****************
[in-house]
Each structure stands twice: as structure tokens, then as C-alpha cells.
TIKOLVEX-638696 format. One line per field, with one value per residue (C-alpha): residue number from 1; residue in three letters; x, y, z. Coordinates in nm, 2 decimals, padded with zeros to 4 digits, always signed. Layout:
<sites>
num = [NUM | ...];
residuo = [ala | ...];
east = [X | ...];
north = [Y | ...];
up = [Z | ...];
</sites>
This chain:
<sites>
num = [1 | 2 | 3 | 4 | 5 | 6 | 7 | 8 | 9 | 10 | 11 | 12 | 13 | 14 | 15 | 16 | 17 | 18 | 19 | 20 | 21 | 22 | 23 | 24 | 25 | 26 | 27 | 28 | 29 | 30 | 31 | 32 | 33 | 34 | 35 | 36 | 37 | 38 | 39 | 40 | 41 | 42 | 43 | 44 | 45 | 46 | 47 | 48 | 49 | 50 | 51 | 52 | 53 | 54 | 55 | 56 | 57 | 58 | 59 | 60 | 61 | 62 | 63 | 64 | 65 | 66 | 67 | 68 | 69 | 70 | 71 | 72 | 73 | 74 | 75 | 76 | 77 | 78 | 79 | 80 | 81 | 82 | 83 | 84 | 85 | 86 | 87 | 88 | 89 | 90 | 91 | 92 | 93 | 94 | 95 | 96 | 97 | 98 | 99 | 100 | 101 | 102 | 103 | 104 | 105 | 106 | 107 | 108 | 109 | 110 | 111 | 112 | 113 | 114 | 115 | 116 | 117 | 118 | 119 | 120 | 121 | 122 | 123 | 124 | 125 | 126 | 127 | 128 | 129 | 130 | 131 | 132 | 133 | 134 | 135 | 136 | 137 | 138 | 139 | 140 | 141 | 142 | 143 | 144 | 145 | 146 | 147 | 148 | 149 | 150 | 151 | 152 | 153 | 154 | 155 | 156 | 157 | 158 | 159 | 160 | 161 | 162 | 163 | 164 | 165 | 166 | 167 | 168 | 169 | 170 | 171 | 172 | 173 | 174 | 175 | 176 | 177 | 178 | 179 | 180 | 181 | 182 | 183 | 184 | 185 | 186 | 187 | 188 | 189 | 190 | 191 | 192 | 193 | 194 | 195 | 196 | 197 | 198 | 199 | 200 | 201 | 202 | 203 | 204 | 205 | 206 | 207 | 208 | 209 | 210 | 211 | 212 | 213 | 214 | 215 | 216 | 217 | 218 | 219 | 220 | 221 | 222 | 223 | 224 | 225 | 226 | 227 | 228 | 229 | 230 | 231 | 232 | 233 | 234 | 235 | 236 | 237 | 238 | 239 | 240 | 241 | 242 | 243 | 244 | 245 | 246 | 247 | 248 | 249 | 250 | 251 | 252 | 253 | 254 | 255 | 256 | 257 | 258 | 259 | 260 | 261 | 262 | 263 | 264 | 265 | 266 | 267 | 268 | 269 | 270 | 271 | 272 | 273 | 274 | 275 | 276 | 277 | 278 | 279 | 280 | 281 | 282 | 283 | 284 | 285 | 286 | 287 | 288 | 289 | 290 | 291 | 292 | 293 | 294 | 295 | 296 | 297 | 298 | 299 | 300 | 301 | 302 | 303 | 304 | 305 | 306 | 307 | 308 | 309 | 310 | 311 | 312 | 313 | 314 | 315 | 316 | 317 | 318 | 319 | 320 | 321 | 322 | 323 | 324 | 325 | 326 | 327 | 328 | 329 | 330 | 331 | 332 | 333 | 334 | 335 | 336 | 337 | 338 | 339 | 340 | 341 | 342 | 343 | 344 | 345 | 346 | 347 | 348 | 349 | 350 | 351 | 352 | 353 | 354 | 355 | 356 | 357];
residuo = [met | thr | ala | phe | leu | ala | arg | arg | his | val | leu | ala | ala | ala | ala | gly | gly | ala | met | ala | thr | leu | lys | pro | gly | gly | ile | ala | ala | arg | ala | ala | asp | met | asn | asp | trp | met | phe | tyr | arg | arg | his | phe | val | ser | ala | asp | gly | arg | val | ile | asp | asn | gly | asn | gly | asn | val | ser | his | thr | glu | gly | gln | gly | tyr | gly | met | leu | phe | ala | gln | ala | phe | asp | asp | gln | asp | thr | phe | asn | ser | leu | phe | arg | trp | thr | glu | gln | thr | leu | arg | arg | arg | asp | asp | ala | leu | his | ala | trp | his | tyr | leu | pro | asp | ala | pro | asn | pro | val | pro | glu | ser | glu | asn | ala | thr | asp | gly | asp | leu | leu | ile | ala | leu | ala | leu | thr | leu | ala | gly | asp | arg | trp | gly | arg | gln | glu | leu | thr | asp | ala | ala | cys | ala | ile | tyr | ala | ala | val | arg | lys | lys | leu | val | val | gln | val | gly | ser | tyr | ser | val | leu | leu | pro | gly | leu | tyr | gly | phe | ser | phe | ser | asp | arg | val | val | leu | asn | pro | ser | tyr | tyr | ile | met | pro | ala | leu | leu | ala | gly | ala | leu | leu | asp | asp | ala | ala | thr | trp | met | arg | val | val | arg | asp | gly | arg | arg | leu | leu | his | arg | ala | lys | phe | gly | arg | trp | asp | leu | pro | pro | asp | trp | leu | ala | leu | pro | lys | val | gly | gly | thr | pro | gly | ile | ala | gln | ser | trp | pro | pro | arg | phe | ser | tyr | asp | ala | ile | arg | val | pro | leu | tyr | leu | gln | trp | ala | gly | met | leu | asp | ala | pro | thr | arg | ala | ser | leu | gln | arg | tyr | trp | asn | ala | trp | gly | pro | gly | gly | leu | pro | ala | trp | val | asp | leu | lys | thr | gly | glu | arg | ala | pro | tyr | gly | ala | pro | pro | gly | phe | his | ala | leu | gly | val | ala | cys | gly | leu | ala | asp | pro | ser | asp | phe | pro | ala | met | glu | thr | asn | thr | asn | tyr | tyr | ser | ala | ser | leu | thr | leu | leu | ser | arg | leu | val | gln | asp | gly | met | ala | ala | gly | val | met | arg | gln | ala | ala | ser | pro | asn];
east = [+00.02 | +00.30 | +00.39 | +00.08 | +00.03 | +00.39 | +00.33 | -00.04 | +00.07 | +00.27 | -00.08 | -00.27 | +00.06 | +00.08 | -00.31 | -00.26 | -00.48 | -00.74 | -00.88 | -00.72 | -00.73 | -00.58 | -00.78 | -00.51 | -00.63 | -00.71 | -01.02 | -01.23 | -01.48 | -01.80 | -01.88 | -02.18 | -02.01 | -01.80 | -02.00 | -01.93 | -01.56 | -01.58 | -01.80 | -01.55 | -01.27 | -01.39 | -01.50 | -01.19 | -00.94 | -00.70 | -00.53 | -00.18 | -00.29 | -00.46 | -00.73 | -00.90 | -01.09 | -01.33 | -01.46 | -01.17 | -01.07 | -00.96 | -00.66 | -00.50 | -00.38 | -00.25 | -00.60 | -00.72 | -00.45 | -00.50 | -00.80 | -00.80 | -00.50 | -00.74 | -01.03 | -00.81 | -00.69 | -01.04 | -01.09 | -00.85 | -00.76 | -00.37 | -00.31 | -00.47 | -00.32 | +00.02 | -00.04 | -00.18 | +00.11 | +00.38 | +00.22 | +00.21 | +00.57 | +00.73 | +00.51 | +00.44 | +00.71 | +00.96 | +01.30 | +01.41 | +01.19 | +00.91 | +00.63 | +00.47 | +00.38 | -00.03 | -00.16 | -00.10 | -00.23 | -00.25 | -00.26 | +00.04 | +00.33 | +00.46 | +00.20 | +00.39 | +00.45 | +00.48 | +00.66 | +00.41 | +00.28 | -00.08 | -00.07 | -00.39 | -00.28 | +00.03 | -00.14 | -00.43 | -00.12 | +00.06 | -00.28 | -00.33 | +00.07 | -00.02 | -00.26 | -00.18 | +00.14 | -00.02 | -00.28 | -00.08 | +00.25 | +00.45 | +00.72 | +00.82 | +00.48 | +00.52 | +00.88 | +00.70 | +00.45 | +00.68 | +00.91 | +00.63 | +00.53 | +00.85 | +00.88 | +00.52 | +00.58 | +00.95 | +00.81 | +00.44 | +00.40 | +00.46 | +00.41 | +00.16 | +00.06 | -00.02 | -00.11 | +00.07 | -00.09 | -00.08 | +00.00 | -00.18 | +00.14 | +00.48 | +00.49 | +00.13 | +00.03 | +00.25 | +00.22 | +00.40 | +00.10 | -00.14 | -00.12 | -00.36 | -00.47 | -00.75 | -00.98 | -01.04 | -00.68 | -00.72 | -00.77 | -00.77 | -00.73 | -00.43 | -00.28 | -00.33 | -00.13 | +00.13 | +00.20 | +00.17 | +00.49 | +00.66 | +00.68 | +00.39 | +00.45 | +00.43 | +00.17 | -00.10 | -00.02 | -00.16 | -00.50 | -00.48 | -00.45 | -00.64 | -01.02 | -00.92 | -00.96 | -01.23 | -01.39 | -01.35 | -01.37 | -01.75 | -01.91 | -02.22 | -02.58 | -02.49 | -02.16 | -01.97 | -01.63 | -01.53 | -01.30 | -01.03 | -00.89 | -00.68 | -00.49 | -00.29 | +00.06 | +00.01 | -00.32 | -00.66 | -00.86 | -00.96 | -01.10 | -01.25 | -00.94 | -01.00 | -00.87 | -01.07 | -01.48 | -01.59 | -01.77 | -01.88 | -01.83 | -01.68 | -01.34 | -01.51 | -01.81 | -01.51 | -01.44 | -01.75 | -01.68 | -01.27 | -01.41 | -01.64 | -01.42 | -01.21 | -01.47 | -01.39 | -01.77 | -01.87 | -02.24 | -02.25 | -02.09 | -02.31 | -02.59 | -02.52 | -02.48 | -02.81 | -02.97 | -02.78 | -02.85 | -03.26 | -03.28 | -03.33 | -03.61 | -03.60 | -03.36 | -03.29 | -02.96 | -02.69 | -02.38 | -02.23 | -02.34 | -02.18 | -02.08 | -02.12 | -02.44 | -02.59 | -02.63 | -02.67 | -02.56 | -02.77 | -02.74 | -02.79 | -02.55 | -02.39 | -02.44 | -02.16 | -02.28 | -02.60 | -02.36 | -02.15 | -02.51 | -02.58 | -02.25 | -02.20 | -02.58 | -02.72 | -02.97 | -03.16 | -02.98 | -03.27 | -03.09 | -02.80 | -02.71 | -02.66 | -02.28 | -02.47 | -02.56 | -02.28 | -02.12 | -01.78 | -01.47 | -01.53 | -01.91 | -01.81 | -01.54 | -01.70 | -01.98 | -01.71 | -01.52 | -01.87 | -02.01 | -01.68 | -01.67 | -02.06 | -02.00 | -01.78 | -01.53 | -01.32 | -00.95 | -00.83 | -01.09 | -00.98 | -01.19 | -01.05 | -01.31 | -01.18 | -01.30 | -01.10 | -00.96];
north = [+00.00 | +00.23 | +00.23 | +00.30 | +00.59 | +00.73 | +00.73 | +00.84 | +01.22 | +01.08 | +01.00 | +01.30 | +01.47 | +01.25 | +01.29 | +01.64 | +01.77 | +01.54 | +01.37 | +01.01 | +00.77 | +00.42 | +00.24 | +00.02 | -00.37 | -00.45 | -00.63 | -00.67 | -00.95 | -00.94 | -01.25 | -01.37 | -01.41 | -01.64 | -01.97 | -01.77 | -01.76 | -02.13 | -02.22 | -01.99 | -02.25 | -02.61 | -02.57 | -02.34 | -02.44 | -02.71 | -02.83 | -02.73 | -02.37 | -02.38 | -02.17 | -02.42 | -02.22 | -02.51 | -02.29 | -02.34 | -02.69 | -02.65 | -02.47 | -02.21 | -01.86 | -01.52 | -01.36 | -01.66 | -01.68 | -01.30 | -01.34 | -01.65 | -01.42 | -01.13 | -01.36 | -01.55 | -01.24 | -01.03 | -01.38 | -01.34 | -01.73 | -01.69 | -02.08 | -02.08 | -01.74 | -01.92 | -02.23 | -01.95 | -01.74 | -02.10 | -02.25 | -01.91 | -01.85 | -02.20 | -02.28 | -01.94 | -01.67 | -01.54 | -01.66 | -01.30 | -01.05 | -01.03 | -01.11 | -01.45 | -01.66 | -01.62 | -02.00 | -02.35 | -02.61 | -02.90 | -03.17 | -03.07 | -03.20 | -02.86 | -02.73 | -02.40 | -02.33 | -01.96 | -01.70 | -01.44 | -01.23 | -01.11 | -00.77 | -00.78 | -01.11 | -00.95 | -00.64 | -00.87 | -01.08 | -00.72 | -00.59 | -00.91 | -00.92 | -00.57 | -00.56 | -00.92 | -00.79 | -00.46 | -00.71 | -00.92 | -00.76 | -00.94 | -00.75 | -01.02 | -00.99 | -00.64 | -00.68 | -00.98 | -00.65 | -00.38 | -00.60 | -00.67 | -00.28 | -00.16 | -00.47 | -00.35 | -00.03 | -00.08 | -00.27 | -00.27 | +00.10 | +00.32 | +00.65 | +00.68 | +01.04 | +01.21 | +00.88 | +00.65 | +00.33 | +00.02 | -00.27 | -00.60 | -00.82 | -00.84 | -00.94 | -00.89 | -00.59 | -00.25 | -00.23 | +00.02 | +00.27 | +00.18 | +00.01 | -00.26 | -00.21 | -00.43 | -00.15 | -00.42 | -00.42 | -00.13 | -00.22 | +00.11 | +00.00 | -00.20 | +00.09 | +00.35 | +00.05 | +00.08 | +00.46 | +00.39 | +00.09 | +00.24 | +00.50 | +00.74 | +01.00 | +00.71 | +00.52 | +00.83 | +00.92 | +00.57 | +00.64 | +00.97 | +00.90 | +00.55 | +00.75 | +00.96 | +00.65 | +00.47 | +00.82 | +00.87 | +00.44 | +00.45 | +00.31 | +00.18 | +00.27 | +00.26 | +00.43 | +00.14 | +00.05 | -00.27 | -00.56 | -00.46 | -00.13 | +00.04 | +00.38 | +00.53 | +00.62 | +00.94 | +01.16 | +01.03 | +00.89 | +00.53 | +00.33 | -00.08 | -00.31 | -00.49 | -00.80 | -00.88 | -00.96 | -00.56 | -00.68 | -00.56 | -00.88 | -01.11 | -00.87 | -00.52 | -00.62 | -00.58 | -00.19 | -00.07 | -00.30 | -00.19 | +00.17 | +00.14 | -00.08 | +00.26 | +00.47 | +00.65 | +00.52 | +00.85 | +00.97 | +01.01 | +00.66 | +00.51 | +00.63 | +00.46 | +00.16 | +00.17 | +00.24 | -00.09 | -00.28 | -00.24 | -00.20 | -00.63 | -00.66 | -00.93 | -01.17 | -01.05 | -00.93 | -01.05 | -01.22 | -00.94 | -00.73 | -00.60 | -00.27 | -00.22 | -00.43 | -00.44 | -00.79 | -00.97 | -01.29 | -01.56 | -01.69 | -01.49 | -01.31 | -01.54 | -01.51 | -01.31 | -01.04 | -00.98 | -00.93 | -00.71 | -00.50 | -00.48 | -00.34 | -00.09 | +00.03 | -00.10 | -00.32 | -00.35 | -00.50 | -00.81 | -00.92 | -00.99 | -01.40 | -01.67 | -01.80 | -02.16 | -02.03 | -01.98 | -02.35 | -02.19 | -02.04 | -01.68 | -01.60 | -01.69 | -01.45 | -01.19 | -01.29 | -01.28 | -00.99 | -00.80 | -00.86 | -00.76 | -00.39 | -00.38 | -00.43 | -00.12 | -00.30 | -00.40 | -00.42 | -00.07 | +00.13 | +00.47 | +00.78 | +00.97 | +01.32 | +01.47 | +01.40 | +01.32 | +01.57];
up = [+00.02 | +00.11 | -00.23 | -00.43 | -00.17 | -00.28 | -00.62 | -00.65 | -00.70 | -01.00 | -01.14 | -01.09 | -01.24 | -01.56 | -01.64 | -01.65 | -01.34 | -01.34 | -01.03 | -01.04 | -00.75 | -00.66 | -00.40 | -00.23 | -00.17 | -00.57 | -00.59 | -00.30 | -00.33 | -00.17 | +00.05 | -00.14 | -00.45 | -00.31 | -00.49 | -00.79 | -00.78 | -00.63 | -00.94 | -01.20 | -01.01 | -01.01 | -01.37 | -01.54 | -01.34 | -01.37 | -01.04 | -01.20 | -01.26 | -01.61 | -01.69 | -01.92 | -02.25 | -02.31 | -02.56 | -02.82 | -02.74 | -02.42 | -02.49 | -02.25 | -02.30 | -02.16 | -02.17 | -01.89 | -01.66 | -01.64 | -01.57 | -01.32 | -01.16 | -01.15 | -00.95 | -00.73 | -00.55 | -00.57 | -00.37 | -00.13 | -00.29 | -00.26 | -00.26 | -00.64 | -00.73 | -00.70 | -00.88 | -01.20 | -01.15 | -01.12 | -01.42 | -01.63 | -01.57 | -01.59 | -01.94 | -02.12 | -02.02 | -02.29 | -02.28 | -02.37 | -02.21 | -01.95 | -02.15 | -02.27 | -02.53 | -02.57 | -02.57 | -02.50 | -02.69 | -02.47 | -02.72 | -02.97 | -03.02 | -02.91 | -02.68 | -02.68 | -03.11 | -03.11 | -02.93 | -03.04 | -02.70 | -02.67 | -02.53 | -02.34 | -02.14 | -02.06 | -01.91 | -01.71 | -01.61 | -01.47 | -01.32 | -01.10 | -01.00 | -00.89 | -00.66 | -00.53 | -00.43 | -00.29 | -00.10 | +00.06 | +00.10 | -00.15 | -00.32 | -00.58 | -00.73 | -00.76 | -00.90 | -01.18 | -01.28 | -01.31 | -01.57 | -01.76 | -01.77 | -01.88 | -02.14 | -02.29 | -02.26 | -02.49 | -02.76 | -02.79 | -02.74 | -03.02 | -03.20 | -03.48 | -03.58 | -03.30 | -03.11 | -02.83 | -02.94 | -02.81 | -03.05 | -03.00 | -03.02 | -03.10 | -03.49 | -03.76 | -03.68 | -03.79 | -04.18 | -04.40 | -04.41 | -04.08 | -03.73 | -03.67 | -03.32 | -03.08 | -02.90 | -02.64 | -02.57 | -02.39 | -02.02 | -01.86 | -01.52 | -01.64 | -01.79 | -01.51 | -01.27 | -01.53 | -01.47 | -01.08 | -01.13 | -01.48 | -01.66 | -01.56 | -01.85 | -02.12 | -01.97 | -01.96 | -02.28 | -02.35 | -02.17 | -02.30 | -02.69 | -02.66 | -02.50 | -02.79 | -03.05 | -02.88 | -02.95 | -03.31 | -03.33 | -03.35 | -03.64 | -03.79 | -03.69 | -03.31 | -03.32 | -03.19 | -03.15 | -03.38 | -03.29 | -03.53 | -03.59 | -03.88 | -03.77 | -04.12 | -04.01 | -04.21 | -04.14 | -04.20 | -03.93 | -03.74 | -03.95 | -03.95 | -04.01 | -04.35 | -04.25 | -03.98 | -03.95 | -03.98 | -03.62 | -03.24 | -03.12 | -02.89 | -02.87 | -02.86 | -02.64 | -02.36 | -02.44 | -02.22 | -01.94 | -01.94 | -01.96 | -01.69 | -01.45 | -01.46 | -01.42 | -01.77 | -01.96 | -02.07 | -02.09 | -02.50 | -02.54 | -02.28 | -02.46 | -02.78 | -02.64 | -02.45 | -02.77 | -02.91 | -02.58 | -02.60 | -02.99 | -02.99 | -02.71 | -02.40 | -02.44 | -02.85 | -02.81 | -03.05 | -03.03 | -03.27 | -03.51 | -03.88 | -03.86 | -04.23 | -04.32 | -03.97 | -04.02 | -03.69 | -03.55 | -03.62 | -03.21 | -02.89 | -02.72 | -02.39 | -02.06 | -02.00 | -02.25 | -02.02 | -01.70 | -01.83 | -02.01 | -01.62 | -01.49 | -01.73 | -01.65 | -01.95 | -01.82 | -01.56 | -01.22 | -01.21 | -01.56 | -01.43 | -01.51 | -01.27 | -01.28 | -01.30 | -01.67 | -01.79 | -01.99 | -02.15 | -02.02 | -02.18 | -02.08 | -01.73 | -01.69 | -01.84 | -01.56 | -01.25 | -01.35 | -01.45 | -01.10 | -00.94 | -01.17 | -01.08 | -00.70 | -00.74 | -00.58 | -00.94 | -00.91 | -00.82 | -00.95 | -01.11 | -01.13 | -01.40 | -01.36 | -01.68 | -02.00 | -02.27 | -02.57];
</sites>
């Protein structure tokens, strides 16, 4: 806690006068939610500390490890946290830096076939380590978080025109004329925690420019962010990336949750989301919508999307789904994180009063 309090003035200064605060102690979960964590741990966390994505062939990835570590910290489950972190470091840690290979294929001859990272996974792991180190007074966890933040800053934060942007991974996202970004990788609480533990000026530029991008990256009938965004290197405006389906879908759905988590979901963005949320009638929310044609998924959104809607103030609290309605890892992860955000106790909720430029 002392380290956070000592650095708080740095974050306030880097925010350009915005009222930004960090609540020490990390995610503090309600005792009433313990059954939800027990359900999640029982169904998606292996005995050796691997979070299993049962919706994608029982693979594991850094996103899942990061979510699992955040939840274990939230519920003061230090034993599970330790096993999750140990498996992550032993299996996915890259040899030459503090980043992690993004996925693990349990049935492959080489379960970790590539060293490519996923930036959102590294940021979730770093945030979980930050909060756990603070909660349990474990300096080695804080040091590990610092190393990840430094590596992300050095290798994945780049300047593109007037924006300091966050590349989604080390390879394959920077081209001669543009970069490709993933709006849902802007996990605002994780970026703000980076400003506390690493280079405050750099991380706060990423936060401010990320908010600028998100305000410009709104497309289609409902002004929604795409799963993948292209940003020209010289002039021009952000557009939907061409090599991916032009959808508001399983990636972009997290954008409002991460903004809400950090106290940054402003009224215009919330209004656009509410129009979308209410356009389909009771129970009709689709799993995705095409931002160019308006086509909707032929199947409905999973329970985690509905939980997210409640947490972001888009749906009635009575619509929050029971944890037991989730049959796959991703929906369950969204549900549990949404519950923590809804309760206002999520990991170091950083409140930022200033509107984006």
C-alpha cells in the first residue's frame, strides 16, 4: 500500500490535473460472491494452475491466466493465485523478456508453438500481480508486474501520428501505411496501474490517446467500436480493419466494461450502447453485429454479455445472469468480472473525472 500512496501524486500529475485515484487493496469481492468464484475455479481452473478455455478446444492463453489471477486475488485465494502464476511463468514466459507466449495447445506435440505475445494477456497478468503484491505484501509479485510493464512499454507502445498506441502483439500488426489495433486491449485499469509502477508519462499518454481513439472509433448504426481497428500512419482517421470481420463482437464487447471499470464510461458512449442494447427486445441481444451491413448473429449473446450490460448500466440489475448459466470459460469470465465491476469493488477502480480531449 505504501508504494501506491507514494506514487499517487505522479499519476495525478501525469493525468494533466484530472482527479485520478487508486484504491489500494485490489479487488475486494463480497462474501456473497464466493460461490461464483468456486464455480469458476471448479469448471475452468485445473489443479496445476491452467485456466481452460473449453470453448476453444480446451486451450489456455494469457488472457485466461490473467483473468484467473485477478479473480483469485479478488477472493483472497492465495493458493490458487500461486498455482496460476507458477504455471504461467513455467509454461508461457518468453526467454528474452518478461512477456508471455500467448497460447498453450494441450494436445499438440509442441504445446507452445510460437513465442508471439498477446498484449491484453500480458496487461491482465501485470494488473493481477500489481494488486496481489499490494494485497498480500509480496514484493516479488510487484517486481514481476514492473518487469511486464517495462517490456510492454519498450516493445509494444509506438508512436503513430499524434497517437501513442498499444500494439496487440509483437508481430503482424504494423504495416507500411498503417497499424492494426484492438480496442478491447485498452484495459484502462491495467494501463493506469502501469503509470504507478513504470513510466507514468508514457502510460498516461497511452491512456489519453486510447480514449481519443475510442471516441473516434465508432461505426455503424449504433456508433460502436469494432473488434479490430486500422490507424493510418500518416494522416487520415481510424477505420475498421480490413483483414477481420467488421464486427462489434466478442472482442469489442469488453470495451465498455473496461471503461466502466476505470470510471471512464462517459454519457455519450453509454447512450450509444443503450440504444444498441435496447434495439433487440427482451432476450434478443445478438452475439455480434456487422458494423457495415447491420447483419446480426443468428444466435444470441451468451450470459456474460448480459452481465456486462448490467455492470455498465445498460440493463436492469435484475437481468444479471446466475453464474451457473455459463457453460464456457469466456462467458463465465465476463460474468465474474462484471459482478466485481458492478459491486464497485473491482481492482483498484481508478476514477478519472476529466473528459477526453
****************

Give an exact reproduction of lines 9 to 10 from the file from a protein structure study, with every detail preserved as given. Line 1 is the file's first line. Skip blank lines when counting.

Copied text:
up = [Z | ...];
</sites>